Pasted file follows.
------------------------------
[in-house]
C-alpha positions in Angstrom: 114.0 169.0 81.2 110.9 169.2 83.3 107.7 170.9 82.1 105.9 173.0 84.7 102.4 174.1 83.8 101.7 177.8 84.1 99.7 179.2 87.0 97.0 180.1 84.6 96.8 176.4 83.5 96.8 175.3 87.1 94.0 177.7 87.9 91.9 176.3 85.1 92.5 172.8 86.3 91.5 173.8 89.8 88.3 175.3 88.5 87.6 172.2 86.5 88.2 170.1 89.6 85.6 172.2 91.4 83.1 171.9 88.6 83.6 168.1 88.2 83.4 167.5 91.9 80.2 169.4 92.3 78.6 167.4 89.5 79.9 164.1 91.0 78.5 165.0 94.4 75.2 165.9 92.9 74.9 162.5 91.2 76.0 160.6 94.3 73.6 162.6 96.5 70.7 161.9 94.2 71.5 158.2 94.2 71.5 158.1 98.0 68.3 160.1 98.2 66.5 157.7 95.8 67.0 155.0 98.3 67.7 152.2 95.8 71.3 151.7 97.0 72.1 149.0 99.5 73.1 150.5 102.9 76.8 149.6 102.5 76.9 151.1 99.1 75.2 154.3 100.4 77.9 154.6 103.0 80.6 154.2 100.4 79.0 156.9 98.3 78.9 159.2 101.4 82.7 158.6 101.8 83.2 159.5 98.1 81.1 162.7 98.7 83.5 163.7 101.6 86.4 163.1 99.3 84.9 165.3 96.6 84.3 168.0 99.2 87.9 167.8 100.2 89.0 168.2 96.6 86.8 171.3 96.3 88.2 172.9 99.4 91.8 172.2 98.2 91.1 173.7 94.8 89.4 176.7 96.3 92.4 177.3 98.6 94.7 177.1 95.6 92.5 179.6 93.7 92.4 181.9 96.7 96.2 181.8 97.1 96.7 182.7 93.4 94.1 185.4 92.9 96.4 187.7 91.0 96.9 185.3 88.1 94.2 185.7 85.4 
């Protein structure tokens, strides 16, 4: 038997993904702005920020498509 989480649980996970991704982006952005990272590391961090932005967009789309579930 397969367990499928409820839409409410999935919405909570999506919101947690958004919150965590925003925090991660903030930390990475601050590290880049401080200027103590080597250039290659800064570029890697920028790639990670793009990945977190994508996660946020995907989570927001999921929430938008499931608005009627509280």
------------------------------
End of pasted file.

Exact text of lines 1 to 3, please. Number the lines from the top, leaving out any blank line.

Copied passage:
[in-house]
C-alpha positions in Angstrom: 114.0 169.0 81.2 110.9 169.2 83.3 107.7 170.9 82.1 105.9 173.0 84.7 102.4 174.1 83.8 101.7 177.8 84.1 99.7 179.2 87.0 97.0 180.1 84.6 96.8 176.4 83.5 96.8 175.3 87.1 94.0 177.7 87.9 91.9 176.3 85.1 92.5 172.8 86.3 91.5 173.8 89.8 88.3 175.3 88.5 87.6 172.2 86.5 88.2 170.1 89.6 85.6 172.2 91.4 83.1 171.9 88.6 83.6 168.1 88.2 83.4 167.5 91.9 80.2 169.4 92.3 78.6 167.4 89.5 79.9 164.1 91.0 78.5 165.0 94.4 75.2 165.9 92.9 74.9 162.5 91.2 76.0 160.6 94.3 73.6 162.6 96.5 70.7 161.9 94.2 71.5 158.2 94.2 71.5 158.1 98.0 68.3 160.1 98.2 66.5 157.7 95.8 67.0 155.0 98.3 67.7 152.2 95.8 71.3 151.7 97.0 72.1 149.0 99.5 73.1 150.5 102.9 76.8 149.6 102.5 76.9 151.1 99.1 75.2 154.3 100.4 77.9 154.6 103.0 80.6 154.2 100.4 79.0 156.9 98.3 78.9 159.2 101.4 82.7 158.6 101.8 83.2 159.5 98.1 81.1 162.7 98.7 83.5 163.7 101.6 86.4 163.1 99.3 84.9 165.3 96.6 84.3 168.0 99.2 87.9 167.8 100.2 89.0 168.2 96.6 86.8 171.3 96.3 88.2 172.9 99.4 91.8 172.2 98.2 91.1 173.7 94.8 89.4 176.7 96.3 92.4 177.3 98.6 94.7 177.1 95.6 92.5 179.6 93.7 92.4 181.9 96.7 96.2 181.8 97.1 96.7 182.7 93.4 94.1 185.4 92.9 96.4 187.7 91.0 96.9 185.3 88.1 94.2 185.7 85.4 
């Protein structure tokens, strides 16, 4: 038997993904702005920020498509 989480649980996970991704982006952005990272590391961090932005967009789309579930 397969367990499928409820839409409410999935919405909570999506919101947690958004919150965590925003925090991660903030930390990475601050590290880049401080200027103590080597250039290659800064570029890697920028790639990670793009990945977190994508996660946020995907989570927001999921929430938008499931608005009627509280």